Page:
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    I just returned from attending a lecture (with slides) presentation by
Mark Norrell in the NASA Goddard Space Flight Center's Scientific Colloquia
2002 Spring Series.  It was entitled Feathered Dinosaurs.

    To a group of over a hundred NASA employees, Norrell made a statement
that surprised me and possibly most of those present, judging from audience
reaction.  It went quite a bit farther than I had anticipated he might go,
to be sure.  He declared (Capitals represent a word he stressed.), "ALL
dinosaurs had feathers."  He repeated that statement several times, adding
that the larger dinosaurs probably lost them (or most of them) when size
became great enough that they would not need them as insulation.

    Wanting to be sure he really meant ALL dinosaurs, I asked him in the
question and answer session, "Minutes ago, you told us that all dinosaurs
had feathers.  Presuming you meant that, in fact, ALL SPECIES of dinosaurs
had feathers, at least when young, would one, then, not be far out in left
field to say that even hatchling SAUROPODS had feathers?"

    He responded that he feels quite certain hatchling sauropods had

    I somewhat wanted to believe Norrell, but then commented that one might
wonder why we see no signs of feathers or even incipient feathers in the
beautifully fossilized sauropod embryos found in Patagonia a few years ago

    Norrell responded by suggesting that the embryos were at too early a
stage to have signs of feathers, but I found that unconvincing because it is
my understanding that the embryos must have pretty well filled the eggs when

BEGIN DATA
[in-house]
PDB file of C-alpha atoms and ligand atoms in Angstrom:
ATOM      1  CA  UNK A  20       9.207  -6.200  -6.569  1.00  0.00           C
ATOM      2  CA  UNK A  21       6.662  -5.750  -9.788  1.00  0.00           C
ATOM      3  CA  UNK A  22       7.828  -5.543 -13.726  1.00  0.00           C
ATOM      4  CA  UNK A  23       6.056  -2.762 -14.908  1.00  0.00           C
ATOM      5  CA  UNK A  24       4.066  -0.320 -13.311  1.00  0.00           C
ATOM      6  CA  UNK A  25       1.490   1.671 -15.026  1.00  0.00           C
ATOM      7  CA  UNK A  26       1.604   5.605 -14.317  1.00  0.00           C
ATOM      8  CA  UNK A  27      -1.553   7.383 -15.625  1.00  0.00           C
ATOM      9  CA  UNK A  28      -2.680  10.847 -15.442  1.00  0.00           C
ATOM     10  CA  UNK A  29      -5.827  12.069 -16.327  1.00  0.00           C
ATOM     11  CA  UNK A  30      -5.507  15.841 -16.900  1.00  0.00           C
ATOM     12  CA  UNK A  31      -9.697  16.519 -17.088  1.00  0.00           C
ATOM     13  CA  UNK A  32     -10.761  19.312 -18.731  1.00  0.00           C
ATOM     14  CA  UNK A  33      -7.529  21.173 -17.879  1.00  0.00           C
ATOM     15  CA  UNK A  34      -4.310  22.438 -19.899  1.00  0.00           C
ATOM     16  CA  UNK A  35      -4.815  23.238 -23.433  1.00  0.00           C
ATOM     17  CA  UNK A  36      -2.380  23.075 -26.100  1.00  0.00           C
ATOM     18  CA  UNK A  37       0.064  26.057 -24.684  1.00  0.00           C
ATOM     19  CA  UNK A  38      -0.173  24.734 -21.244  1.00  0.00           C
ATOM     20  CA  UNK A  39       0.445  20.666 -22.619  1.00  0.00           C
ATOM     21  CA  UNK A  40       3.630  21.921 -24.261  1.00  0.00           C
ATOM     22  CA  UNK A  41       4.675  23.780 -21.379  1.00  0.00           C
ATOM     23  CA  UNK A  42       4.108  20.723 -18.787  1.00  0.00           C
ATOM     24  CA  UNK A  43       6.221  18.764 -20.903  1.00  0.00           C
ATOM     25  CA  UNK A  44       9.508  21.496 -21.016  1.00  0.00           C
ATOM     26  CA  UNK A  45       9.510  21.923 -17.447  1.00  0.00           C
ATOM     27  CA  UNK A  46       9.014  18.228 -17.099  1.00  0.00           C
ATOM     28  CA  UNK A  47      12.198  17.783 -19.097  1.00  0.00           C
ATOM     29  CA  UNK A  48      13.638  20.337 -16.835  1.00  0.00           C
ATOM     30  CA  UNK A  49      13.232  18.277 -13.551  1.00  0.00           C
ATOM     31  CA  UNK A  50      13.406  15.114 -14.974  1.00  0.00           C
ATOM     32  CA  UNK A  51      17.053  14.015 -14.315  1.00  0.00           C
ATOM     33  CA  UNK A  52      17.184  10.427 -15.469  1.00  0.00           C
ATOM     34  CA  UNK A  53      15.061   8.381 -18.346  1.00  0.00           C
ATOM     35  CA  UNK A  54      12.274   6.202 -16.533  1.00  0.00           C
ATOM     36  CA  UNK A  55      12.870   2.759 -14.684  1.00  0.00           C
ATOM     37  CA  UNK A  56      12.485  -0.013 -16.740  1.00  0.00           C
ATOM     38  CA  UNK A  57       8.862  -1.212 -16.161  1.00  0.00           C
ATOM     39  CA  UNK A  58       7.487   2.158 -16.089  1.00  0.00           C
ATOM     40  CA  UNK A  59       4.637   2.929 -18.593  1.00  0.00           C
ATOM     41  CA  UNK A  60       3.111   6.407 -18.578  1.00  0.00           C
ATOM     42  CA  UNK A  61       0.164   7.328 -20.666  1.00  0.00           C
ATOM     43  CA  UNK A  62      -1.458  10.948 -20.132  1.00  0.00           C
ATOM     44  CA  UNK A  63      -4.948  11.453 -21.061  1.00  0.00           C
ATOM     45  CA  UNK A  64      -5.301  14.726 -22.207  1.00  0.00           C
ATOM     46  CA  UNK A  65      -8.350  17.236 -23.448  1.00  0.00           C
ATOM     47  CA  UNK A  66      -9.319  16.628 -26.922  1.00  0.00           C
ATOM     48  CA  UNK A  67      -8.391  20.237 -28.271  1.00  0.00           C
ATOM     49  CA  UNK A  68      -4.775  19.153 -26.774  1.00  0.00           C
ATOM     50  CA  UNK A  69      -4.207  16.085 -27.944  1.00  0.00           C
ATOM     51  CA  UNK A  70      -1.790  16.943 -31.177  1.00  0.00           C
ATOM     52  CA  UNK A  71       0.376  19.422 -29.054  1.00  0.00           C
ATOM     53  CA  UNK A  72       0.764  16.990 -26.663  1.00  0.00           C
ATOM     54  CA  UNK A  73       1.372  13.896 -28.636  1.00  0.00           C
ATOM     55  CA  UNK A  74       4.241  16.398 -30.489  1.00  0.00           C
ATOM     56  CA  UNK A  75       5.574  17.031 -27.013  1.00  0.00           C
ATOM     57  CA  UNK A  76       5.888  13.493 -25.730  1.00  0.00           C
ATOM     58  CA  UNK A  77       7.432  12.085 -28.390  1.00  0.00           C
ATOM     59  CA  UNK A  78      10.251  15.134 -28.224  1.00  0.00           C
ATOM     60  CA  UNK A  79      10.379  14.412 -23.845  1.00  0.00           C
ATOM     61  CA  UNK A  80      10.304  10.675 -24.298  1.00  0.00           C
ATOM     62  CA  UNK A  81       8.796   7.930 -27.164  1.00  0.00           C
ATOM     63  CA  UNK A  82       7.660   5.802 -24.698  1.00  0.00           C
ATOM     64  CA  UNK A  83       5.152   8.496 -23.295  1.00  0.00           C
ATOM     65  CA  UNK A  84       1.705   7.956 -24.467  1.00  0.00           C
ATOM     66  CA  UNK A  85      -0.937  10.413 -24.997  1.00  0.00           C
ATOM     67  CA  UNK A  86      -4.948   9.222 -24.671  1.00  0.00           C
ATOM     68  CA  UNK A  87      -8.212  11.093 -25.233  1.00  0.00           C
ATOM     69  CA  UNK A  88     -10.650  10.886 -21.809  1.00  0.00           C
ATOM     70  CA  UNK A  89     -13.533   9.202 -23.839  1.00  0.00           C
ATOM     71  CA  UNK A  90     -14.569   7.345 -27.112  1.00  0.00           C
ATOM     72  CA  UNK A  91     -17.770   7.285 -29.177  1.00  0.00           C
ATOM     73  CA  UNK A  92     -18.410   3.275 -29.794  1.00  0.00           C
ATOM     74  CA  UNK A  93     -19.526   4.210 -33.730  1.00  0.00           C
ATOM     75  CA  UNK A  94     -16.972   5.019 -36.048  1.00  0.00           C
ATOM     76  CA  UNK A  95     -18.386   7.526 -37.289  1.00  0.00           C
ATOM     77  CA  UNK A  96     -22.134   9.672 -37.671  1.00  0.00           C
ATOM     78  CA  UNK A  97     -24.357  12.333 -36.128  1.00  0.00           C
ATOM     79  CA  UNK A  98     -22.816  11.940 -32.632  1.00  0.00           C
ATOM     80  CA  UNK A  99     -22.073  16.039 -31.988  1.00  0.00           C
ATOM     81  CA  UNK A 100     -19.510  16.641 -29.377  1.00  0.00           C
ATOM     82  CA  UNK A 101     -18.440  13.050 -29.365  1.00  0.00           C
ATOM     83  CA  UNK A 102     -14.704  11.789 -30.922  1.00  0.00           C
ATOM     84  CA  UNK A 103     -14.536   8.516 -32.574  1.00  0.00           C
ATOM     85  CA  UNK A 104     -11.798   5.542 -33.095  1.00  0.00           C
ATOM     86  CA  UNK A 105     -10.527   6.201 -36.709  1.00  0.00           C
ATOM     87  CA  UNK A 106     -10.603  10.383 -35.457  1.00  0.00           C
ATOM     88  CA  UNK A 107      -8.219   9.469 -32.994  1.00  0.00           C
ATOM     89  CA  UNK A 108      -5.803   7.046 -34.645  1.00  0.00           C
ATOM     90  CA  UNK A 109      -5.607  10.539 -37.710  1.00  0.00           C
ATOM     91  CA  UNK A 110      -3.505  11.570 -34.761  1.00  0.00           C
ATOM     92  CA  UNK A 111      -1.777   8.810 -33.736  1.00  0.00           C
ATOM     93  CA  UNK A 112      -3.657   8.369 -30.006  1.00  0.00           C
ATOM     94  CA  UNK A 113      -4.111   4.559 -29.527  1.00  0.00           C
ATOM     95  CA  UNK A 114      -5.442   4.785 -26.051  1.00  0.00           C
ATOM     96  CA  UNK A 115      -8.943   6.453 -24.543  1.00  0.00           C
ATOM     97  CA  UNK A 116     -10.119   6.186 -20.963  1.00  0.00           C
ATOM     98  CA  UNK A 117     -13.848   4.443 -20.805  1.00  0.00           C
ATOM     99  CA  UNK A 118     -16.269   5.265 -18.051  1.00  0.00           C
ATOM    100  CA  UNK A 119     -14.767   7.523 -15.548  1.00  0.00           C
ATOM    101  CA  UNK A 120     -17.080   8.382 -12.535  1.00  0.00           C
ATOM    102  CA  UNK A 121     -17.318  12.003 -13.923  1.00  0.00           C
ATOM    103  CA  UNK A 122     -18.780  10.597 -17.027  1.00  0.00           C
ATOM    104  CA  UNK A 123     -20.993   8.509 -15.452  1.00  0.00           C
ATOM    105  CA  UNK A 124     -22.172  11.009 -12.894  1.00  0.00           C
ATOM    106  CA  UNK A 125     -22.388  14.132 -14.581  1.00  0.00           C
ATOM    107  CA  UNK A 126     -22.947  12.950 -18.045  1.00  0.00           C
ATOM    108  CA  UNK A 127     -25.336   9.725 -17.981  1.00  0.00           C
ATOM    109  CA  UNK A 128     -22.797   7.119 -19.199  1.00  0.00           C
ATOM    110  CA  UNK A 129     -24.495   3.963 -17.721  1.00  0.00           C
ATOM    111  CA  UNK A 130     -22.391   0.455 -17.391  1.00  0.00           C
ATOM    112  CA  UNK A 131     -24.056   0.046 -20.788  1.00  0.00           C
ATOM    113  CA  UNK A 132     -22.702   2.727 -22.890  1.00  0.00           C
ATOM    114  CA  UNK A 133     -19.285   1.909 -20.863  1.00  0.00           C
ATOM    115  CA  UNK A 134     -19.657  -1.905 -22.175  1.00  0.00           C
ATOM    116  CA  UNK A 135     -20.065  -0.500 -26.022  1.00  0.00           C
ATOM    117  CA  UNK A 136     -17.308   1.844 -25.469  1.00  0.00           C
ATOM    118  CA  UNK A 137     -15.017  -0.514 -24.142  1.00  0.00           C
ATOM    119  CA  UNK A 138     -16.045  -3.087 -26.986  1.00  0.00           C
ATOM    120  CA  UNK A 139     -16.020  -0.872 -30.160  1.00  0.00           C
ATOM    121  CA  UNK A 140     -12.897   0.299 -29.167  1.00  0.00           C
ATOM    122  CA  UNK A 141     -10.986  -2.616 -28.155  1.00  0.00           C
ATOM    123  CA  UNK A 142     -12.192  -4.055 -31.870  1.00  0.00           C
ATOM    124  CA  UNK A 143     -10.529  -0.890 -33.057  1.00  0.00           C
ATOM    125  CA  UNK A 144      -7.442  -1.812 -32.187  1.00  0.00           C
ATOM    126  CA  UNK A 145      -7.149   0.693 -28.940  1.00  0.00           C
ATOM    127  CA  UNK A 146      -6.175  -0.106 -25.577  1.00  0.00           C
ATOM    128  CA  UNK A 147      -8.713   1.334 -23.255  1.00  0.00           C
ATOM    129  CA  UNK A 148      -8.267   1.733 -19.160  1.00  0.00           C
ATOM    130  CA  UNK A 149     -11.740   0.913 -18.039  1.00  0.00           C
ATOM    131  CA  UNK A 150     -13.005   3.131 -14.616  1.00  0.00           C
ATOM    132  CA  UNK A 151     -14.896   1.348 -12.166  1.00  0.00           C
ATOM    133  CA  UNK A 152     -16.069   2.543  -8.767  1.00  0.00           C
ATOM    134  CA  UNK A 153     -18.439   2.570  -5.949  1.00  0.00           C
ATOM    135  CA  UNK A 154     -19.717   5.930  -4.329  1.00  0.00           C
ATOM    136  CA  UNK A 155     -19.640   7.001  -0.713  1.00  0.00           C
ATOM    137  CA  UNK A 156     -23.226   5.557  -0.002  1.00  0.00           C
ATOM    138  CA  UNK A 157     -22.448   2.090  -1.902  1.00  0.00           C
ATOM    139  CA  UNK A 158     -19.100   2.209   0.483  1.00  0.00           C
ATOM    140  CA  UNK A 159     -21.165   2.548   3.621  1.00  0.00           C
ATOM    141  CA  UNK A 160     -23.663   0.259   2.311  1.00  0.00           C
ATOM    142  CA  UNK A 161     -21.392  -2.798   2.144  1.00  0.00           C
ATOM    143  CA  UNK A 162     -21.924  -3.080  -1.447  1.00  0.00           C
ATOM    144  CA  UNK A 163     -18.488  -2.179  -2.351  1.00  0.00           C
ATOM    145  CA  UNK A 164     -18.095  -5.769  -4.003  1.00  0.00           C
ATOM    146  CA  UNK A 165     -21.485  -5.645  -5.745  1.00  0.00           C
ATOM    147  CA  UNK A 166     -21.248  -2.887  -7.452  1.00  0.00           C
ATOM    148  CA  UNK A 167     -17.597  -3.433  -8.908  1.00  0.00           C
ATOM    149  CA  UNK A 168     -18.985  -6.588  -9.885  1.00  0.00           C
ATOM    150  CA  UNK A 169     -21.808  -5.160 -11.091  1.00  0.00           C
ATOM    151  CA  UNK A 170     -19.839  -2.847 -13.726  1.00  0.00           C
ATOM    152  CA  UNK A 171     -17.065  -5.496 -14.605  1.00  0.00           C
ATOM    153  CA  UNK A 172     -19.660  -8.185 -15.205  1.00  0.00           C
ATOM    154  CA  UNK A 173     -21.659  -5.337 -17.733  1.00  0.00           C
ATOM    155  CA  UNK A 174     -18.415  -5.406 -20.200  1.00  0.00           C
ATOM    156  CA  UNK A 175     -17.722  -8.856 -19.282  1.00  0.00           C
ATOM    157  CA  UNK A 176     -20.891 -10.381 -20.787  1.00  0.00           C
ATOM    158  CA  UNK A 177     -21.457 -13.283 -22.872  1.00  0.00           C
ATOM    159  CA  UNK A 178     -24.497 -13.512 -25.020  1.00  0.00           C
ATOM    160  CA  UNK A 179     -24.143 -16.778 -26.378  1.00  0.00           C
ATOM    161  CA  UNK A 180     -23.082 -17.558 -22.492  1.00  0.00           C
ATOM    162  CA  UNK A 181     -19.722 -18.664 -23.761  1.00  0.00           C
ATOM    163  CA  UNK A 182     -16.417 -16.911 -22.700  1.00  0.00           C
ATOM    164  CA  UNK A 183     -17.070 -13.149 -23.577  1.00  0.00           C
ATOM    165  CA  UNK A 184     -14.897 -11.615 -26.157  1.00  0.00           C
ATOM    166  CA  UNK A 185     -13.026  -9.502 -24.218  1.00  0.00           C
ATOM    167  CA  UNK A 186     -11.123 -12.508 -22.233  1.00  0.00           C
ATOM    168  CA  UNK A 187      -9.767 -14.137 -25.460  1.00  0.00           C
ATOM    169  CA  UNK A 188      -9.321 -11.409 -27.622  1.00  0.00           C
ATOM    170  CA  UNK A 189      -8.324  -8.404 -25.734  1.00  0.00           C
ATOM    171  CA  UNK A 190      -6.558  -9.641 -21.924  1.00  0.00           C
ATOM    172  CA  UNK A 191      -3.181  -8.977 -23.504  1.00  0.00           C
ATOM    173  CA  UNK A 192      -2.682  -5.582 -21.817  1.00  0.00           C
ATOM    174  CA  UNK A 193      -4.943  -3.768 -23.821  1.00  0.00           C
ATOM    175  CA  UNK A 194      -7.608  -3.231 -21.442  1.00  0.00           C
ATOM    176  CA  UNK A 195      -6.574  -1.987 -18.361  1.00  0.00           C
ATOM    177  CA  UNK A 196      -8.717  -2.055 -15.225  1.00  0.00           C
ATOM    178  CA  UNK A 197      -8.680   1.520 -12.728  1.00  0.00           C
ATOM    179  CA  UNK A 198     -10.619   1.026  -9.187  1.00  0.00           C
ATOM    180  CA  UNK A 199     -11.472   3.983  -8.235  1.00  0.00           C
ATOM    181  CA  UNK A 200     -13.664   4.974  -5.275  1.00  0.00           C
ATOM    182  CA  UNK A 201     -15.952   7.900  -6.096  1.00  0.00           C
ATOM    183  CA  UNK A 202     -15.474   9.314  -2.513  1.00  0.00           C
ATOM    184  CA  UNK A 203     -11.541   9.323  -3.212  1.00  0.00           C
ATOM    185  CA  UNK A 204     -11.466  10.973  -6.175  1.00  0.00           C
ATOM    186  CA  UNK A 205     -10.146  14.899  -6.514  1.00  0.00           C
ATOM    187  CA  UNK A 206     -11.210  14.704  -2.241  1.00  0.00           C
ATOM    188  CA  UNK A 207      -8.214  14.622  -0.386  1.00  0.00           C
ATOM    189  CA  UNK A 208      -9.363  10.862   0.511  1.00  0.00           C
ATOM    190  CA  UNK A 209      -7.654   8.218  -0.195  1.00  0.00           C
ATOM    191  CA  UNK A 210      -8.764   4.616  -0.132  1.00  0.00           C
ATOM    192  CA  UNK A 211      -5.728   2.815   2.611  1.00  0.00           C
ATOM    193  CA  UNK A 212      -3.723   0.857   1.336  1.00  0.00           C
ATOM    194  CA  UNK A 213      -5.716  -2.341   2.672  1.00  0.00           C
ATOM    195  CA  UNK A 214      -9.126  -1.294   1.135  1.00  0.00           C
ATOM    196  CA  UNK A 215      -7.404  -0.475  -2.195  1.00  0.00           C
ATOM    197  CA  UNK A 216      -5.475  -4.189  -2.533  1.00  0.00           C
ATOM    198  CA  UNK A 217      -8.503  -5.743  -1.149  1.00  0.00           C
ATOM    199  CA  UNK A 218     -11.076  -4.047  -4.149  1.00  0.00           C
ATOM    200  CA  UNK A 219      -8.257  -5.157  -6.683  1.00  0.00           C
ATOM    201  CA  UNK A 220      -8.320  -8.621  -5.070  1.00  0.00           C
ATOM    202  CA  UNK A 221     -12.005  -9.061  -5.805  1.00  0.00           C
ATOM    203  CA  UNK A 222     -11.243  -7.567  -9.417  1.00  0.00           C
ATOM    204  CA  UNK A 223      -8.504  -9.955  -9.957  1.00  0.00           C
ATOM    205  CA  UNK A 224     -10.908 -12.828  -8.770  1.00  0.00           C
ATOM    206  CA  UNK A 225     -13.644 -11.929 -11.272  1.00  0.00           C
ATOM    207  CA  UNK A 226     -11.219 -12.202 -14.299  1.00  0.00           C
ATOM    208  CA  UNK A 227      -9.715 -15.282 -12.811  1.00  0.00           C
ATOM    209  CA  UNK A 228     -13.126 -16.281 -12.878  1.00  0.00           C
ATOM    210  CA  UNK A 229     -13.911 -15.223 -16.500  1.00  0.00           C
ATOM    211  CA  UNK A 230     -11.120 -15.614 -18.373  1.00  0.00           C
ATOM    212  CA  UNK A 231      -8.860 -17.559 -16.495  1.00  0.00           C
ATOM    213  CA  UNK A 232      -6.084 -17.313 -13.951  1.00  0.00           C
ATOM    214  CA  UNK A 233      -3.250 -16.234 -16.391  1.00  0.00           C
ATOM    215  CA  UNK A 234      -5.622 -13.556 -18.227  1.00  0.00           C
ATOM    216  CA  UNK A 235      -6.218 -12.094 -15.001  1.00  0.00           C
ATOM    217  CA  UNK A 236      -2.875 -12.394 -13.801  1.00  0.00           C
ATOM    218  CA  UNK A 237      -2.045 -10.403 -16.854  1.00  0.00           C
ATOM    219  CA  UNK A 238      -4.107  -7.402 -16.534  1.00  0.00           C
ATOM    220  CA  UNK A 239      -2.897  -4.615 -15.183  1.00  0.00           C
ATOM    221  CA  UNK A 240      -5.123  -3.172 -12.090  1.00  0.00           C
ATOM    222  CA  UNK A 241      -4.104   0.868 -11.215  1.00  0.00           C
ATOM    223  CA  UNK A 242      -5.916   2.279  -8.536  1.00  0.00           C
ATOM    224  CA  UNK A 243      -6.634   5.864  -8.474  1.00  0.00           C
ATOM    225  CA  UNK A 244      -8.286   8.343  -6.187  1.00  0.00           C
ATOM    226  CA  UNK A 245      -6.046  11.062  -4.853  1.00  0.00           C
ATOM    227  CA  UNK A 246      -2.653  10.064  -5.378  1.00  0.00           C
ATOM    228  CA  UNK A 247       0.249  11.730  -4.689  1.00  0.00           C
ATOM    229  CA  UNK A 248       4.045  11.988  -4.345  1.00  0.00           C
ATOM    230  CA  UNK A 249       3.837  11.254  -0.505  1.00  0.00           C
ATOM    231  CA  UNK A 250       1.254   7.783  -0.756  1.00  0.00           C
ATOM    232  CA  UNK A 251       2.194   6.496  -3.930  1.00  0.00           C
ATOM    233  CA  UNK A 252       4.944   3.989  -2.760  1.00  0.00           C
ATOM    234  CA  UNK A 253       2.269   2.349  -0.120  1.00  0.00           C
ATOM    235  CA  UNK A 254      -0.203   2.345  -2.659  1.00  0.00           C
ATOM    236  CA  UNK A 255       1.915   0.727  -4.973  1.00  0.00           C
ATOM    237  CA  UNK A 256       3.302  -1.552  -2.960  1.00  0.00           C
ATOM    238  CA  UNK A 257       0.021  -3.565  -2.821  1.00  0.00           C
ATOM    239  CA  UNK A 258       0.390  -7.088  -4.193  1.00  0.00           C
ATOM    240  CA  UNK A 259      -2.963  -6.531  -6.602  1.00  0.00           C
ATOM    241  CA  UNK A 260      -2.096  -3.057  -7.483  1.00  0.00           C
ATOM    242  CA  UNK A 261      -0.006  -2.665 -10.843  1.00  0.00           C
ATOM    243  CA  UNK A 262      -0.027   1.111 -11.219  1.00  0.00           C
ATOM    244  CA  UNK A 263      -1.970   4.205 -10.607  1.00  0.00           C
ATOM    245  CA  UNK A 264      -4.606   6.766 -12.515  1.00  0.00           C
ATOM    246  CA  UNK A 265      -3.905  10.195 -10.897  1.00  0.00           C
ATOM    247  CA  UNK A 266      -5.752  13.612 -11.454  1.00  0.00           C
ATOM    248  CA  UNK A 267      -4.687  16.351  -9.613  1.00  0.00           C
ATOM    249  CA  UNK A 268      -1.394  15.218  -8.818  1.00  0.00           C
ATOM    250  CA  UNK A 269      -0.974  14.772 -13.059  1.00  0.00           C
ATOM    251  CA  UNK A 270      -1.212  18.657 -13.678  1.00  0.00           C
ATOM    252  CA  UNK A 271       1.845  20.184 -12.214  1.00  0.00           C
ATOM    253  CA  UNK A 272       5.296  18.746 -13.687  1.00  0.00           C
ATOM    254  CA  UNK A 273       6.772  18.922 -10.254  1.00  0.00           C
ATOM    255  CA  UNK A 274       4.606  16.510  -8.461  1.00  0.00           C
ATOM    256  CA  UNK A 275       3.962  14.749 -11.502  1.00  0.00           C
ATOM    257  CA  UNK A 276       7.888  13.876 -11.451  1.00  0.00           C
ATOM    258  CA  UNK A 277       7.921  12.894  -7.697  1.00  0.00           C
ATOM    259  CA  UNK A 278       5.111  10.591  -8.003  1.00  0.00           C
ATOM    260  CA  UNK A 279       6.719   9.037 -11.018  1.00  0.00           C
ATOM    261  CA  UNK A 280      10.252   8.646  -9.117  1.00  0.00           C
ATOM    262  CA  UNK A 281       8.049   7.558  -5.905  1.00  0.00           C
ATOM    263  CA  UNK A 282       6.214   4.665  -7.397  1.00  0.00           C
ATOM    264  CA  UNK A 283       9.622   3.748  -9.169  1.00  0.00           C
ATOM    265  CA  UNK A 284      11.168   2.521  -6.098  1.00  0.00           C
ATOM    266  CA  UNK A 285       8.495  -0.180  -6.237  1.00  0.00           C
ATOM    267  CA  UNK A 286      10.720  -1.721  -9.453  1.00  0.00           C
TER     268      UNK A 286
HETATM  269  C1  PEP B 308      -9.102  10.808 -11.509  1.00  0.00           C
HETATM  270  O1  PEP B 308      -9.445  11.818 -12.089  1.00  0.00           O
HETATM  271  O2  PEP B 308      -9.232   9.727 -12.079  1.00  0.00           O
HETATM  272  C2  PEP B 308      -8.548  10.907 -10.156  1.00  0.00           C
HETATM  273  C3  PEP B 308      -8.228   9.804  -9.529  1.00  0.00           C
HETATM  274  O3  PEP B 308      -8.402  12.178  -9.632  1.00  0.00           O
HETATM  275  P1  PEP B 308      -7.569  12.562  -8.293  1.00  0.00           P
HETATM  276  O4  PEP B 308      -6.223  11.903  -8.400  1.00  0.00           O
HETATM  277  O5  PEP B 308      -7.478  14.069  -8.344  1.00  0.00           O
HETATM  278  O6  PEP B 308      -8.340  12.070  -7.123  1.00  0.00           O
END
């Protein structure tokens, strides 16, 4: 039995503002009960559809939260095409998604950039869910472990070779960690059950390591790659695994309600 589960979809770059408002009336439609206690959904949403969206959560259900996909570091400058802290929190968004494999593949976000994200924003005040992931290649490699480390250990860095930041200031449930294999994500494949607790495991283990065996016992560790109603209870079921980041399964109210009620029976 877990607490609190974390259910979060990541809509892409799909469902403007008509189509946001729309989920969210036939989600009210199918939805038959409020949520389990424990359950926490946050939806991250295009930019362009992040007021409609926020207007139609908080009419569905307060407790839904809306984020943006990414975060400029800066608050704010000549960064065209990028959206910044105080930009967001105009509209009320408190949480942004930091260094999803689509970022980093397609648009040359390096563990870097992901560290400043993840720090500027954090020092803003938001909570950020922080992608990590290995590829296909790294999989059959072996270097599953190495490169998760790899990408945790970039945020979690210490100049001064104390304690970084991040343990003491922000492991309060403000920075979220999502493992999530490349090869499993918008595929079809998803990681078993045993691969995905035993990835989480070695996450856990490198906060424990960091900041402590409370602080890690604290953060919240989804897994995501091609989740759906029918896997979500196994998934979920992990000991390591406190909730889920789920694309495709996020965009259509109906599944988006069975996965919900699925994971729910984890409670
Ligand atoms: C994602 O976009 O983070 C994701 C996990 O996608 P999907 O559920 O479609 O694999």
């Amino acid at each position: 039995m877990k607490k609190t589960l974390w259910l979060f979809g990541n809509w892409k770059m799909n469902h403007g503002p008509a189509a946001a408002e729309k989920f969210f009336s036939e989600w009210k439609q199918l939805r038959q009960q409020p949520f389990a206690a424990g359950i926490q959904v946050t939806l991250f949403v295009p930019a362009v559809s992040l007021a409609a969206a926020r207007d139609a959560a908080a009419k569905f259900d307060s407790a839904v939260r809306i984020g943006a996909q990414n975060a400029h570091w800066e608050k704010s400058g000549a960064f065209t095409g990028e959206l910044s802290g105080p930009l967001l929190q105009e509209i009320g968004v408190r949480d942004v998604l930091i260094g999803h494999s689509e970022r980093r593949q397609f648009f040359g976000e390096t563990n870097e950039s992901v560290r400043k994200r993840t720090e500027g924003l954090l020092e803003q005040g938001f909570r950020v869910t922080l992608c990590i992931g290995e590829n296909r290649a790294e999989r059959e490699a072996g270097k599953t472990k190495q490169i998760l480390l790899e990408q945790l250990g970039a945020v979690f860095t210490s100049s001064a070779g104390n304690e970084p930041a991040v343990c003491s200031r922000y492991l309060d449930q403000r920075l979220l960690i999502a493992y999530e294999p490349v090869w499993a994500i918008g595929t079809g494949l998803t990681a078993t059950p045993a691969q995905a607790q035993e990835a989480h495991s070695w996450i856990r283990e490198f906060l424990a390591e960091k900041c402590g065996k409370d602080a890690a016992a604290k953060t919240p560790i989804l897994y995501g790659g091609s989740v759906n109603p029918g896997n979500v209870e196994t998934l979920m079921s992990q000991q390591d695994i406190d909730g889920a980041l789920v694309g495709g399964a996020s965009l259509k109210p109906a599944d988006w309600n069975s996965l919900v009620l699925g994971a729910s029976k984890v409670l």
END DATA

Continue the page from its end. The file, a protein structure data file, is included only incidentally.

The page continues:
they died of suffocation due to the eggs getting covered with mud. (I have
read the book, Walking on Eggs, by Chiappe and Dingus.)

    Rather than argue about the development stage of the Patagonian sauropod
embryos, I just commented with a smile, "Well, then, this means that when
Bob Bakker was visiting me back in 1998, and he assured my wife and me that
sauropods had feathers, we wasn't so far out in left field, after all!"

    Norrell responded, "Well, he was right, but he didn't have any evidence
for it!"

    Well, I'll just say that maybe Norrell shouldn't have been so sure in
saying Bakker hadn't had any evidence.  :)  Anyhow, I was neither in the
mood nor the right situation to dispute the distinguished guest speaker.

    I really did want to ask just what evidence Norrell might have, now, of
sauropod feathers, that Bakker could not have had in 1998, but didn't want
be impolite and take up time that others might need for their questions.
So, I just clamed up, and thought to myself that if Bakker had not been
talking science, then he must have spoken prophetically (if Norrell is right
about sauropod feathers).

    Reflecting, afterward, upon Norrell's comment about Bakker allegedly
speaking without any evidence, a Biblical (New Testament) passage slipped
into my mind, whether justified of not:  "A prophet is not without honor,
except in his own country"  :)

    O.K., now.  Please don't shoot the messenger.  I didn't make up
Norrell's message, but just accurately quoted it.  There were plenty of
witnesses this afternoon.

    And, please, let's not get into any nasty comments or arguments about
Bob Bakker.  He is really peripheral to this message.

    Just being a messenger,
    Ray Stanford

"You know my method.  It is founded upon the observance of trifles." --
Sherlock Holmes in The Boscombe Valley Mystery